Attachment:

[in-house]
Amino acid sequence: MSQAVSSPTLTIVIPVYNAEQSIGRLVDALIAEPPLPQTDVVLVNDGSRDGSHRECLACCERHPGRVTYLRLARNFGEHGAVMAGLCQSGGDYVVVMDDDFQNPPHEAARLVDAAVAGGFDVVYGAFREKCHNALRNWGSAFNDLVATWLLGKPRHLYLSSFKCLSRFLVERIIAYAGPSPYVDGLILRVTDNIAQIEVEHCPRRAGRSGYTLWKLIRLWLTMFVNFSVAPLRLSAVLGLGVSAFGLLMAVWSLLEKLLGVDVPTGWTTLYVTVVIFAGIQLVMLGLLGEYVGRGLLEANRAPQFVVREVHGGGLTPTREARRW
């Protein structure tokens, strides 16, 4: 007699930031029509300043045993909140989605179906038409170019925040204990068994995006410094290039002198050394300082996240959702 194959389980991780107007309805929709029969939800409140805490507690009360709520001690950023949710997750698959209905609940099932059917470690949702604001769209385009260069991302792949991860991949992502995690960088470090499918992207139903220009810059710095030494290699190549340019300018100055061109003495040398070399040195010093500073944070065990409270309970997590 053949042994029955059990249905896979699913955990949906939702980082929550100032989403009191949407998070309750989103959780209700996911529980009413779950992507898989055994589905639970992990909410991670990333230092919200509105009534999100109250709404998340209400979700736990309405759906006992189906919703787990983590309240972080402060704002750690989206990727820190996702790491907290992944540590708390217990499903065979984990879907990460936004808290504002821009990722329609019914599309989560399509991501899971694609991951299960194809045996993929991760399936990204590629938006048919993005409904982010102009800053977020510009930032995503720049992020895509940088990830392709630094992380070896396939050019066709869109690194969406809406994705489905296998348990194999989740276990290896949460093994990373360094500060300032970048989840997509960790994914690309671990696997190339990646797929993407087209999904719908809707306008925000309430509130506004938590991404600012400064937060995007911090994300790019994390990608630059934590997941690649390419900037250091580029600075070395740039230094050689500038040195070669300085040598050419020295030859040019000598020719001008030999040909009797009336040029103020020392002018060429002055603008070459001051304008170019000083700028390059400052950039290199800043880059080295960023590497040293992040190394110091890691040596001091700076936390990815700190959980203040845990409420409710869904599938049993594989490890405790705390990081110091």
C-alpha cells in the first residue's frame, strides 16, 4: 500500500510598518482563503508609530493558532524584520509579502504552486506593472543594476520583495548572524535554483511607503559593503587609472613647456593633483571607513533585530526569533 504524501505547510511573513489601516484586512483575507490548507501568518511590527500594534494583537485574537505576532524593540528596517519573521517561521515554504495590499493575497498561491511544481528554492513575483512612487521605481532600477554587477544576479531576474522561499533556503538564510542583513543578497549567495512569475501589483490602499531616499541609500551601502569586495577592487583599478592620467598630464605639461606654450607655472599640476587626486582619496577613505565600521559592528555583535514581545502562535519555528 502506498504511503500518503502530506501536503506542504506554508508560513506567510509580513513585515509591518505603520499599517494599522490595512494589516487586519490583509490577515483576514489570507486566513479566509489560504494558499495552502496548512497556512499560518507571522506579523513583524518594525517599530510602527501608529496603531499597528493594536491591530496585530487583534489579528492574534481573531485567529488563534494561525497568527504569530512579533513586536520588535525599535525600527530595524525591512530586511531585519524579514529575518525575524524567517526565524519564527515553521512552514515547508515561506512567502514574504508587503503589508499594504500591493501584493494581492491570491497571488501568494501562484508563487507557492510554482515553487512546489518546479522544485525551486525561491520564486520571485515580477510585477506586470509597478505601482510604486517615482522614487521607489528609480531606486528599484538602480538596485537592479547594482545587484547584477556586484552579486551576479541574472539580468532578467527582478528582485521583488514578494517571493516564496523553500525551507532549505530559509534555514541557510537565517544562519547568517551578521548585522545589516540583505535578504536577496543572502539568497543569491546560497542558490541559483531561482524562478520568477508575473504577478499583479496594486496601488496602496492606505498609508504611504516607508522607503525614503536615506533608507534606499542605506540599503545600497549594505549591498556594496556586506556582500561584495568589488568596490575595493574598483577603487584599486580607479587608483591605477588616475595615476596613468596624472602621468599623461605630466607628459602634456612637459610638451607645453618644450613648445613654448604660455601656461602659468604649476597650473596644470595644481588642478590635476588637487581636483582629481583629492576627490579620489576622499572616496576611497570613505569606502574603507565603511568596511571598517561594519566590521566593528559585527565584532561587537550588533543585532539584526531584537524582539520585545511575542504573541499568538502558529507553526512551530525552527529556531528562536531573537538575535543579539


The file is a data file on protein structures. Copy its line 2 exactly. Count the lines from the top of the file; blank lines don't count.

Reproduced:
Amino acid sequence: MSQAVSSPTLTIVIPVYNAEQSIGRLVDALIAEPPLPQTDVVLVNDGSRDGSHRECLACCERHPGRVTYLRLARNFGEHGAVMAGLCQSGGDYVVVMDDDFQNPPHEAARLVDAAVAGGFDVVYGAFREKCHNALRNWGSAFNDLVATWLLGKPRHLYLSSFKCLSRFLVERIIAYAGPSPYVDGLILRVTDNIAQIEVEHCPRRAGRSGYTLWKLIRLWLTMFVNFSVAPLRLSAVLGLGVSAFGLLMAVWSLLEKLLGVDVPTGWTTLYVTVVIFAGIQLVMLGLLGEYVGRGLLEANRAPQFVVREVHGGGLTPTREARRW